What role do threesomes or foursomes play following the legalization of same-sex married couplings in the twenty-first century United States? How has our thinking about these relations—often categorized under the fuzzy rubric of “friendship”—shifted in the era of Obergefell v. Hodges? Queer scholars from Michel Foucault to Alan Bray, from Carroll Smith-Rosenberg to Nayan Shah, have theorized and historicized this intimate bond as it does and does not relate to marriage across the modern hetero-/homosexual binary. With its nation-wide decree, the Obergefell decision offers scholar-activists an opportunity to revisit the ideal of queer friendship though it may no longer be “a way of life” (as Foucault famously theorized it) as the married dyad acquires greater social privilege. Yet friendships, as we know too well, can endure well beyond a same-sex marriage, and these bonds may have as much to tell us about long-term relationality.
I tease out these observations via a close reading of Hanya Yanagihara’s 814-page opus A Little Life (2015). Tracing the torturous fates of four men across several decades, Yanagihara notes that her novel imagines intimacies that “can never really be codified. […] With gay marriage, we are seeing a relationship that has always existed between two men or two women get a legal name. But friendship will never have a legal definition.” True to this quote, A Little Life inaugurates a fictive world of uncodified bonds between four queer men who negotiate social imperatives—or, in some cases, shared desires—to pair into twosomes “after so many years of operating as a foursome.” The book thus ruminates on the historical legacies of long-term extra-marital queer friendship in a legal era that many LGBT Americans now find themselves feeling out. Working against the marriage plot, the novel updates queer notions of friendship beyond the legalization of the married couple form. In so doing it offers an alternate take on the long-term relationship, or what we might also call “the endured.”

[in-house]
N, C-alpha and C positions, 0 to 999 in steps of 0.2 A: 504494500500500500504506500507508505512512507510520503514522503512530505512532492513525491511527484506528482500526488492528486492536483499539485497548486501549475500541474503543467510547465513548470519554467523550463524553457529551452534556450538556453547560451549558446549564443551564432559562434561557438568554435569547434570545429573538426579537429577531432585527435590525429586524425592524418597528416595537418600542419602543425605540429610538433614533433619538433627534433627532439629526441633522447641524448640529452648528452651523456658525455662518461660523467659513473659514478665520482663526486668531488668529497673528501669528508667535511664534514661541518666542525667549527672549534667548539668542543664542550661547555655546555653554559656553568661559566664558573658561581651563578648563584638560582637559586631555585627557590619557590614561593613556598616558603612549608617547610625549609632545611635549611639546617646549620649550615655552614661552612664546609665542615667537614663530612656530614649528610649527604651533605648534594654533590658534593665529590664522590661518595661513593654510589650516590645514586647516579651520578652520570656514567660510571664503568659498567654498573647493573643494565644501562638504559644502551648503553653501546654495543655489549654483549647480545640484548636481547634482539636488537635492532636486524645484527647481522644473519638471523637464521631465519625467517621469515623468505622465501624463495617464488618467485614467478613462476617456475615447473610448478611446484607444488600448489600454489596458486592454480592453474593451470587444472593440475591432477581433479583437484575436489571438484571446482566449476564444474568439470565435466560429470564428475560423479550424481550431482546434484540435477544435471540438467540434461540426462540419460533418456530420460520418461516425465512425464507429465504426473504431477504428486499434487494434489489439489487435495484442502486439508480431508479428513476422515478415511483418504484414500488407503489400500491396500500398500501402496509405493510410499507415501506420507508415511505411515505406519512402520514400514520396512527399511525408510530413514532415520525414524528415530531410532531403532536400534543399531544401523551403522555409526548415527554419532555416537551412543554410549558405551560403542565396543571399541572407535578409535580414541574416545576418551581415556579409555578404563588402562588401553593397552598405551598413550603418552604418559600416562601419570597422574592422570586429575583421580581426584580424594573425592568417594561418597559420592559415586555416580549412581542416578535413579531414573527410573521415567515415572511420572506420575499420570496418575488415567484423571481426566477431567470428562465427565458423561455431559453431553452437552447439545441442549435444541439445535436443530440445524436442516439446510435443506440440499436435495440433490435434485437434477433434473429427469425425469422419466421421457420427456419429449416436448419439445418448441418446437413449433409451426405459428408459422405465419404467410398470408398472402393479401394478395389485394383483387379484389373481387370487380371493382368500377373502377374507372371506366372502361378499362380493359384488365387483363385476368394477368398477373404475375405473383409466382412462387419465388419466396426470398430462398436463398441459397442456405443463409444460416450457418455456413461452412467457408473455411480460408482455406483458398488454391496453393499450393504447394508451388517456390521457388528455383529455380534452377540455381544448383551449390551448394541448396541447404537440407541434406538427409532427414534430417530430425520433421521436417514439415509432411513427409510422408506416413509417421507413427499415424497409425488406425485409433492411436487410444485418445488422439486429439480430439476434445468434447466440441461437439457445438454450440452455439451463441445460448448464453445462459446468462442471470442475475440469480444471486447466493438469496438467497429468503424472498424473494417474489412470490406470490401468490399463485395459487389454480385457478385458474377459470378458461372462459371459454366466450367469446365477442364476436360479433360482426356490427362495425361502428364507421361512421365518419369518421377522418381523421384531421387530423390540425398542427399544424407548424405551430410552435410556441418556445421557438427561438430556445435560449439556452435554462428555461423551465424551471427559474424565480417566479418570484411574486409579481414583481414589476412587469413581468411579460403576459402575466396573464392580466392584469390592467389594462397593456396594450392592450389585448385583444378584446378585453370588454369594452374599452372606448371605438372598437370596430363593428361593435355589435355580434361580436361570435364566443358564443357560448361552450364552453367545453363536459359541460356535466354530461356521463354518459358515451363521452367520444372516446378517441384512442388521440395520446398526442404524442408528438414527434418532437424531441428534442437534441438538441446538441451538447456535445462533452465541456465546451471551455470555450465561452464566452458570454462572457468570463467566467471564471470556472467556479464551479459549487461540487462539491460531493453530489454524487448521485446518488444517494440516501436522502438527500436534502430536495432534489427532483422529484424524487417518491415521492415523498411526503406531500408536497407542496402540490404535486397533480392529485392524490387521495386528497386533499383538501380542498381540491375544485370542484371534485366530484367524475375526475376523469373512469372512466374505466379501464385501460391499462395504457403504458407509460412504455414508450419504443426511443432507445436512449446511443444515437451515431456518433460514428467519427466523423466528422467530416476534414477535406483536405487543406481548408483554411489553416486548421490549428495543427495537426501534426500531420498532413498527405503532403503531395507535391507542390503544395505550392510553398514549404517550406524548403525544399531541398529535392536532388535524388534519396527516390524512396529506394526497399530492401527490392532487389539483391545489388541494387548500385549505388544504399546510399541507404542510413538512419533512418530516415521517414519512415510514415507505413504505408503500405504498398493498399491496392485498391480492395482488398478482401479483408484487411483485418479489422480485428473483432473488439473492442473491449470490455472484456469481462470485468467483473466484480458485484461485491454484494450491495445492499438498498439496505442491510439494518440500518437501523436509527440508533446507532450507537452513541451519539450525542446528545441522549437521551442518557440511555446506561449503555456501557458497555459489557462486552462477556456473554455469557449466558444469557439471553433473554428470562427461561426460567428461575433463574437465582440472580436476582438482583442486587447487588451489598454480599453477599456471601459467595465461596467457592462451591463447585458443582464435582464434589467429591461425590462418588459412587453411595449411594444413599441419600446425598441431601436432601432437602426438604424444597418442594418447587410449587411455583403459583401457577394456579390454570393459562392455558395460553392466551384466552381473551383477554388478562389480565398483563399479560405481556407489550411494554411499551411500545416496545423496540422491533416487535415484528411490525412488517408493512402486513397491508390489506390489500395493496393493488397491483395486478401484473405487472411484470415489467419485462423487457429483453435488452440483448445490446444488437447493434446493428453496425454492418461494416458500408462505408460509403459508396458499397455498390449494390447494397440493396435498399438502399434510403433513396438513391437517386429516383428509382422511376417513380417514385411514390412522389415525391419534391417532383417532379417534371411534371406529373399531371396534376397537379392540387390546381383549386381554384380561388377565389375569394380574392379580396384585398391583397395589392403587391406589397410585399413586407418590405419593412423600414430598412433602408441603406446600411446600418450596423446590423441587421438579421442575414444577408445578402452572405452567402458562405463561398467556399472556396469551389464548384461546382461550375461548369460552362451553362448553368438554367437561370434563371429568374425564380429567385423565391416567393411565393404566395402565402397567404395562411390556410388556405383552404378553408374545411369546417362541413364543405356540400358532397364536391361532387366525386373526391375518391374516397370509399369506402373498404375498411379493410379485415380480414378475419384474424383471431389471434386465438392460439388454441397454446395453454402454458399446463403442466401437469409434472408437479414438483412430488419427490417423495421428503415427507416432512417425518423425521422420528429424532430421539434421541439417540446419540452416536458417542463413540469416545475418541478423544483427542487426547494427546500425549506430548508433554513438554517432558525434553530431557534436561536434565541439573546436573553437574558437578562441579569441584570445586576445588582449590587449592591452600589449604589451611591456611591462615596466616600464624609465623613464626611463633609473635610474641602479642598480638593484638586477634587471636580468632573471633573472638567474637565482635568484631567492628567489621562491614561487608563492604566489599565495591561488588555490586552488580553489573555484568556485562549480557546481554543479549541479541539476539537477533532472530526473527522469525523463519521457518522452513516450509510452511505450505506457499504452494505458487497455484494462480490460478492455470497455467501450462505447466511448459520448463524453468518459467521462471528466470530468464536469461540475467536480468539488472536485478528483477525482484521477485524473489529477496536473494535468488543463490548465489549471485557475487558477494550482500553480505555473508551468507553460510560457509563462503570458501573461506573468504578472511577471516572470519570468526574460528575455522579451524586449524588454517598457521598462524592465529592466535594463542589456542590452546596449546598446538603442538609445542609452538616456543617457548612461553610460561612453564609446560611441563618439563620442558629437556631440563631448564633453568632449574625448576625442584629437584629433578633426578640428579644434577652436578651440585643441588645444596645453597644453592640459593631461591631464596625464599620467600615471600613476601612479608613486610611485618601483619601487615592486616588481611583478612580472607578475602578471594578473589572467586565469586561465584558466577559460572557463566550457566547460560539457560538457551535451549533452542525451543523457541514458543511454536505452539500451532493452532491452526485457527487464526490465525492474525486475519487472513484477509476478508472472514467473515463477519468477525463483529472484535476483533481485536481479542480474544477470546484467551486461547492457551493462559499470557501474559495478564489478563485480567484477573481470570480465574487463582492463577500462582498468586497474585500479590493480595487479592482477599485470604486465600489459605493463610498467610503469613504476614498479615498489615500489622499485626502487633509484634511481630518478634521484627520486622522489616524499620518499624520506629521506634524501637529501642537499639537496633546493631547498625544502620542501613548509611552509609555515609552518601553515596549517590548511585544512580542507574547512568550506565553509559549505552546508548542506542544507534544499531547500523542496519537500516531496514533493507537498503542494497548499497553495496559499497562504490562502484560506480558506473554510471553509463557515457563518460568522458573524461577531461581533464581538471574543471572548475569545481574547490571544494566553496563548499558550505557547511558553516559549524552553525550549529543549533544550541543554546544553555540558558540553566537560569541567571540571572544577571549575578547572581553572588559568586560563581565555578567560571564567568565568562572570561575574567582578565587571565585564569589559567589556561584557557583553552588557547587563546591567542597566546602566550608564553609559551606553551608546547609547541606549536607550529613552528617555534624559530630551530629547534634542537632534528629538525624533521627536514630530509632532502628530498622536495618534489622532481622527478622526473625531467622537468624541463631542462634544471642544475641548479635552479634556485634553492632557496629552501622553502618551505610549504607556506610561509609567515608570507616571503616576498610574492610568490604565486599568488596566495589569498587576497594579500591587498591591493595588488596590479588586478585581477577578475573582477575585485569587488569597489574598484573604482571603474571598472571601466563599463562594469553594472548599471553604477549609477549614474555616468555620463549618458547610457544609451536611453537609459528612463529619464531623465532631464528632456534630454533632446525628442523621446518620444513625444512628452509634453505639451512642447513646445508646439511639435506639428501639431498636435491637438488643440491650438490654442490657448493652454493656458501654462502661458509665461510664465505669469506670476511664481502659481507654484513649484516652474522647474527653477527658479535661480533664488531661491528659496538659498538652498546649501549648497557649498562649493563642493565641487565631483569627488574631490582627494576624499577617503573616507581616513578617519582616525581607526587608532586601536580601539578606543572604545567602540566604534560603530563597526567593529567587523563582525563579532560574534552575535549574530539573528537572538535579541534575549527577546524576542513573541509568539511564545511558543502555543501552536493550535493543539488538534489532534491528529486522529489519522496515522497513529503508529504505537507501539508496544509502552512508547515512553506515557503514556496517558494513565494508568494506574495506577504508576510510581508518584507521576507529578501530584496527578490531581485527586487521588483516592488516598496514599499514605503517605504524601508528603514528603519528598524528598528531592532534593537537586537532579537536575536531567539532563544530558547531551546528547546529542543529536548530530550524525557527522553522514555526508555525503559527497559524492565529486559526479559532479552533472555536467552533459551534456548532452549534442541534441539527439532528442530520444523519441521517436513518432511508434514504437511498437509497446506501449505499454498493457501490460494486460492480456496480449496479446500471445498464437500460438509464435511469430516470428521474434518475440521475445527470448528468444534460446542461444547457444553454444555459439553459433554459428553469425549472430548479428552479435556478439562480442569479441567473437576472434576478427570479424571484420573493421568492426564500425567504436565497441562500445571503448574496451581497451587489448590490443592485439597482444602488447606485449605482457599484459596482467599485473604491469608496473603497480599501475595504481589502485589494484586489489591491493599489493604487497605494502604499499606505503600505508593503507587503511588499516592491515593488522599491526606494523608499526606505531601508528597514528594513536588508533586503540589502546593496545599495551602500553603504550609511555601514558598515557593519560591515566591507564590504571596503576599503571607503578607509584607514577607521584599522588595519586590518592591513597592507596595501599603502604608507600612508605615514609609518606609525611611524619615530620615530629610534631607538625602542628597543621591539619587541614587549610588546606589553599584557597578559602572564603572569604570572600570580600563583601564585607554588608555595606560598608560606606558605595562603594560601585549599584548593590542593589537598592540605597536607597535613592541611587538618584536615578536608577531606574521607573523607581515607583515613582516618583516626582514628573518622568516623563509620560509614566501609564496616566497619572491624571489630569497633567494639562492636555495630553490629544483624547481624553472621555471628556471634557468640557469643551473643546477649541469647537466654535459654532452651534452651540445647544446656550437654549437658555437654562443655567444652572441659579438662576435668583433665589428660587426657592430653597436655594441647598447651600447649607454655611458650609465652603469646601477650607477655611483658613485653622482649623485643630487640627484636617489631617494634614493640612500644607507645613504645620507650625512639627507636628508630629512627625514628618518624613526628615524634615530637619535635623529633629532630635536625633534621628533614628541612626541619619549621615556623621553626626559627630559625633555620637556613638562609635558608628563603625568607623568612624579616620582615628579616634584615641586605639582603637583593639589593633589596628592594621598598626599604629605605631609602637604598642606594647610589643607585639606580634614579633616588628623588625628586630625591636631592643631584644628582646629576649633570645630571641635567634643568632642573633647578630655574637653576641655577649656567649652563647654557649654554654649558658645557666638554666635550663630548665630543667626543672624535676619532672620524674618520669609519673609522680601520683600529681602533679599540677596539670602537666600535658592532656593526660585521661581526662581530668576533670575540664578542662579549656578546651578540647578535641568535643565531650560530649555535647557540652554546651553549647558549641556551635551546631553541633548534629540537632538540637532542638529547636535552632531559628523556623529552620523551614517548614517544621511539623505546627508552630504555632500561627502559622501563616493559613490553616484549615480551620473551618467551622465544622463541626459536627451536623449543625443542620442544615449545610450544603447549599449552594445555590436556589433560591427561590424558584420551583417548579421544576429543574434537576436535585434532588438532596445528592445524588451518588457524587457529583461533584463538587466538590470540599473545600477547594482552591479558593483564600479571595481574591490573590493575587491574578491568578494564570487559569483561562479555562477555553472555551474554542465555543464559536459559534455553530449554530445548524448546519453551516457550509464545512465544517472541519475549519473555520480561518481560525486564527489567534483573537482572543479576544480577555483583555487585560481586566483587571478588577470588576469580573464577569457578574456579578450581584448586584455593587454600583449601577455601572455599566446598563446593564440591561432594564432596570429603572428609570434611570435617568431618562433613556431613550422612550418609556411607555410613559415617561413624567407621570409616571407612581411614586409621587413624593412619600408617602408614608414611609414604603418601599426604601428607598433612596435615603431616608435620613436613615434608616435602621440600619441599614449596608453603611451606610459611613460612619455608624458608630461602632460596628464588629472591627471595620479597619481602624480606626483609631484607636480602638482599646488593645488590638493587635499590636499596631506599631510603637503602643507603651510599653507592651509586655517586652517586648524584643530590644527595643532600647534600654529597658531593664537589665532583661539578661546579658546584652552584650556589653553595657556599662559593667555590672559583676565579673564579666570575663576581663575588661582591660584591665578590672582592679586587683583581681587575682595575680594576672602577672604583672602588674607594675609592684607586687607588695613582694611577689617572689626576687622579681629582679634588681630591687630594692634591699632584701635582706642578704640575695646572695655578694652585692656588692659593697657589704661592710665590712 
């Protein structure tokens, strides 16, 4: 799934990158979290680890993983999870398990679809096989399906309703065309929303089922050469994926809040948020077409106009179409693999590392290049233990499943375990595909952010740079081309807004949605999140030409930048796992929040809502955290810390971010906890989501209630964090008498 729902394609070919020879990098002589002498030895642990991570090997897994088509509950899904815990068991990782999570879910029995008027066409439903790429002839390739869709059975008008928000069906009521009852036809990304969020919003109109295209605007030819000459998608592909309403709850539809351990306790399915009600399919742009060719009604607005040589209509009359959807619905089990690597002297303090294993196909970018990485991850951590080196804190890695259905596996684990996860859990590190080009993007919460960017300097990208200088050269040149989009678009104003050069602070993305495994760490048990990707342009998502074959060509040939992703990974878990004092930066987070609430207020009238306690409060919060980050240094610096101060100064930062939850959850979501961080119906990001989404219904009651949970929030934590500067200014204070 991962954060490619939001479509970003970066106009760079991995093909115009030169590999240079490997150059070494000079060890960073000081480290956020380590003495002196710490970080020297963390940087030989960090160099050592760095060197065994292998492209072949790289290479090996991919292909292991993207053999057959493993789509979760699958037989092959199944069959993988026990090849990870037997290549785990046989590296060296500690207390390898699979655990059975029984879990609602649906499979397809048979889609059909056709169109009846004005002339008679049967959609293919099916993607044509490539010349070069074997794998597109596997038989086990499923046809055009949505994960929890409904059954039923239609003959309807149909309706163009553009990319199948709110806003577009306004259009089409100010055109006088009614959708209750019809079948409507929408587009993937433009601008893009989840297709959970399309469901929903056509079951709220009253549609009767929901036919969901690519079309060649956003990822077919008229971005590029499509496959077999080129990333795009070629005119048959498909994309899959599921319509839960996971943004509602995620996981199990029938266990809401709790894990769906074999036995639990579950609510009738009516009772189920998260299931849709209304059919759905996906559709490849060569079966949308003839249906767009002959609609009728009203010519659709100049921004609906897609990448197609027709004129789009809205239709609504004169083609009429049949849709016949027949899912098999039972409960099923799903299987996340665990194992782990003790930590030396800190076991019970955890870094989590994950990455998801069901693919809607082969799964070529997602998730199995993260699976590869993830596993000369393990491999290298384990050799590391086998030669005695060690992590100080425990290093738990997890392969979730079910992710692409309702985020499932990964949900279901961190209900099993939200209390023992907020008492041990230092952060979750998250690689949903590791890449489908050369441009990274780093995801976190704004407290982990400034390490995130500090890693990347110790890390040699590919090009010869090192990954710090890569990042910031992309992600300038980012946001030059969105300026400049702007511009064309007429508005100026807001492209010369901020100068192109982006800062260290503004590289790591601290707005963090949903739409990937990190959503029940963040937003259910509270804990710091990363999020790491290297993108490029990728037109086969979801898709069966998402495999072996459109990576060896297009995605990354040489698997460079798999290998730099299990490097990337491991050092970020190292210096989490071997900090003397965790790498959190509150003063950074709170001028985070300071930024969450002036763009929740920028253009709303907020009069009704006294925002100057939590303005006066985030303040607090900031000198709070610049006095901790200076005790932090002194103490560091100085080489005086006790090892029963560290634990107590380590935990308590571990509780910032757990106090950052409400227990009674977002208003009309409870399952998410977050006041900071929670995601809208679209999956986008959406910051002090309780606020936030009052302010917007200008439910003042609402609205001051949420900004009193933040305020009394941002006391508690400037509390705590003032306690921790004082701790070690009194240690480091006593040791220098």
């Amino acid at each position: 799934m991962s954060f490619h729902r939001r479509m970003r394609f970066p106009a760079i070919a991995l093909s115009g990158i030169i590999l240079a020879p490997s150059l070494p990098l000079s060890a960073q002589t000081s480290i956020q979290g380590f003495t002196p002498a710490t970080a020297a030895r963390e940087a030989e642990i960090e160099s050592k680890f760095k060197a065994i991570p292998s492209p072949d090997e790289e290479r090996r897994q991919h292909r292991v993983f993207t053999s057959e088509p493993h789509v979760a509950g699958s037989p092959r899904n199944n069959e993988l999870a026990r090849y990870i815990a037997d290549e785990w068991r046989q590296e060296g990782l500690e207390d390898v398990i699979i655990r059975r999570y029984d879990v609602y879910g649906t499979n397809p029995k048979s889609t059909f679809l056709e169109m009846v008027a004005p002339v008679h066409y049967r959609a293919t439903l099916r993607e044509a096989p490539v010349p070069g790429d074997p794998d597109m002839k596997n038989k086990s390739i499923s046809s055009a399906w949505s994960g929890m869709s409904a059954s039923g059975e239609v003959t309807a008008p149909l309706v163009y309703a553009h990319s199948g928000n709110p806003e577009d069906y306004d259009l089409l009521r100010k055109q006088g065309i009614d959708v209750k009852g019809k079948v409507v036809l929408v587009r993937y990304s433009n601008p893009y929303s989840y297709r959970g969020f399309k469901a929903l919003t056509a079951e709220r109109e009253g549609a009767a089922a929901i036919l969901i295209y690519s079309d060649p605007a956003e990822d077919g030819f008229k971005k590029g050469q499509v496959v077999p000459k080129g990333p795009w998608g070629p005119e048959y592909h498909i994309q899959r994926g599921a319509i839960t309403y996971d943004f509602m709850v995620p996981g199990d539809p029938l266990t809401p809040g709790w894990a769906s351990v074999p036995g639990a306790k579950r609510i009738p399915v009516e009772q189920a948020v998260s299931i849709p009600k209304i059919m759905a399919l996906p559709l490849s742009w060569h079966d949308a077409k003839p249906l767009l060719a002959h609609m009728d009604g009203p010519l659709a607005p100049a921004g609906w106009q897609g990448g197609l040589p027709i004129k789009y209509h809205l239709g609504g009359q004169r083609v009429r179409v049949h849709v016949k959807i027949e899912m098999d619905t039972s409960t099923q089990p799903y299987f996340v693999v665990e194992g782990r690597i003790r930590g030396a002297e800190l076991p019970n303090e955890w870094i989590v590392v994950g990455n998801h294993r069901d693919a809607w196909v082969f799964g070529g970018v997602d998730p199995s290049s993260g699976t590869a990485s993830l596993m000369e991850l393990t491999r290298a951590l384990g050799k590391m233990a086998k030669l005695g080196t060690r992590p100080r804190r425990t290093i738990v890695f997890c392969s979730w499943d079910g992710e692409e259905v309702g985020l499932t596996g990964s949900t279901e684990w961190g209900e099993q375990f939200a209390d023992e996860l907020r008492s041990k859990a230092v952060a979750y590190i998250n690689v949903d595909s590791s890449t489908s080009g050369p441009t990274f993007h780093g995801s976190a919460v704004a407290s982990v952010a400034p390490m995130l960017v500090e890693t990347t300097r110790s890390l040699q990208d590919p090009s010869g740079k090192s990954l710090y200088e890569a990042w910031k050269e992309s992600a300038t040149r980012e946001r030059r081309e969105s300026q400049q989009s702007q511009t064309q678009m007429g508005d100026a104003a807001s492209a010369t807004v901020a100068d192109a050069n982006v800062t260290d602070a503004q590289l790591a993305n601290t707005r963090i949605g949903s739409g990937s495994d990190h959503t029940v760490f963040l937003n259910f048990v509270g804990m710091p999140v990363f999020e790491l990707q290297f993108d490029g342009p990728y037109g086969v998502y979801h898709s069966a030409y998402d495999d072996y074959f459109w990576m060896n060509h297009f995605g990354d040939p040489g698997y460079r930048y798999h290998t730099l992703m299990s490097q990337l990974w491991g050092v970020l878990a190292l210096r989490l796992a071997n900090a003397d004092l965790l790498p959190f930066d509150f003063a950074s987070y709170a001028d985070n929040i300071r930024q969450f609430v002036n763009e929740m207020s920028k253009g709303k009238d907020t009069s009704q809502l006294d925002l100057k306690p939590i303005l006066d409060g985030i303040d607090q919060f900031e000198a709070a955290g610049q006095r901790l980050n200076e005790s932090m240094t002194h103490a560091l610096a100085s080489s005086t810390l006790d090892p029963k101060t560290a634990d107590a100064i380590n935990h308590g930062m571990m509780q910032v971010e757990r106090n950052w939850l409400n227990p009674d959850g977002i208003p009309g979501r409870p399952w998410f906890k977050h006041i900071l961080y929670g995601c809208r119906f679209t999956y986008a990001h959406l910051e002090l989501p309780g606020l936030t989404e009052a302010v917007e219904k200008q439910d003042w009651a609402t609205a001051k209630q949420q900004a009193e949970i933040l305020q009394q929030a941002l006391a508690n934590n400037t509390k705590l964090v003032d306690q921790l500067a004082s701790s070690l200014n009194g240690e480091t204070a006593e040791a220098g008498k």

Indeed, as a deliberate work of maximalist fiction as well as a trauma tale, A Little Life asks readers to consider the endurances and durability’s of queer friendship in a time of marriage for (almost) all. Given its subject matter—repeated sexual trauma, chronic and referred pain, loss of one’s life, companionships broken and renewed—it also asks readers to endure its prolonged narrative strategies as well. By the novel’s conclusion these two tasks intertwine: the book approaches contemporary queer life as an endurance test, and this stamina includes the reader’s position vis-à-vis the novel. The end result is a singular vision of queer friendship in the second decade of the twenty-first century United States. Brimming with erotic and social opportunities both welcome and unwelcome, A Little Life unfriends the legalization of same-sex marriage while stubbornly insisting that other erotic and social bonds are just as painful, pleasurable, and viable for queer life and death.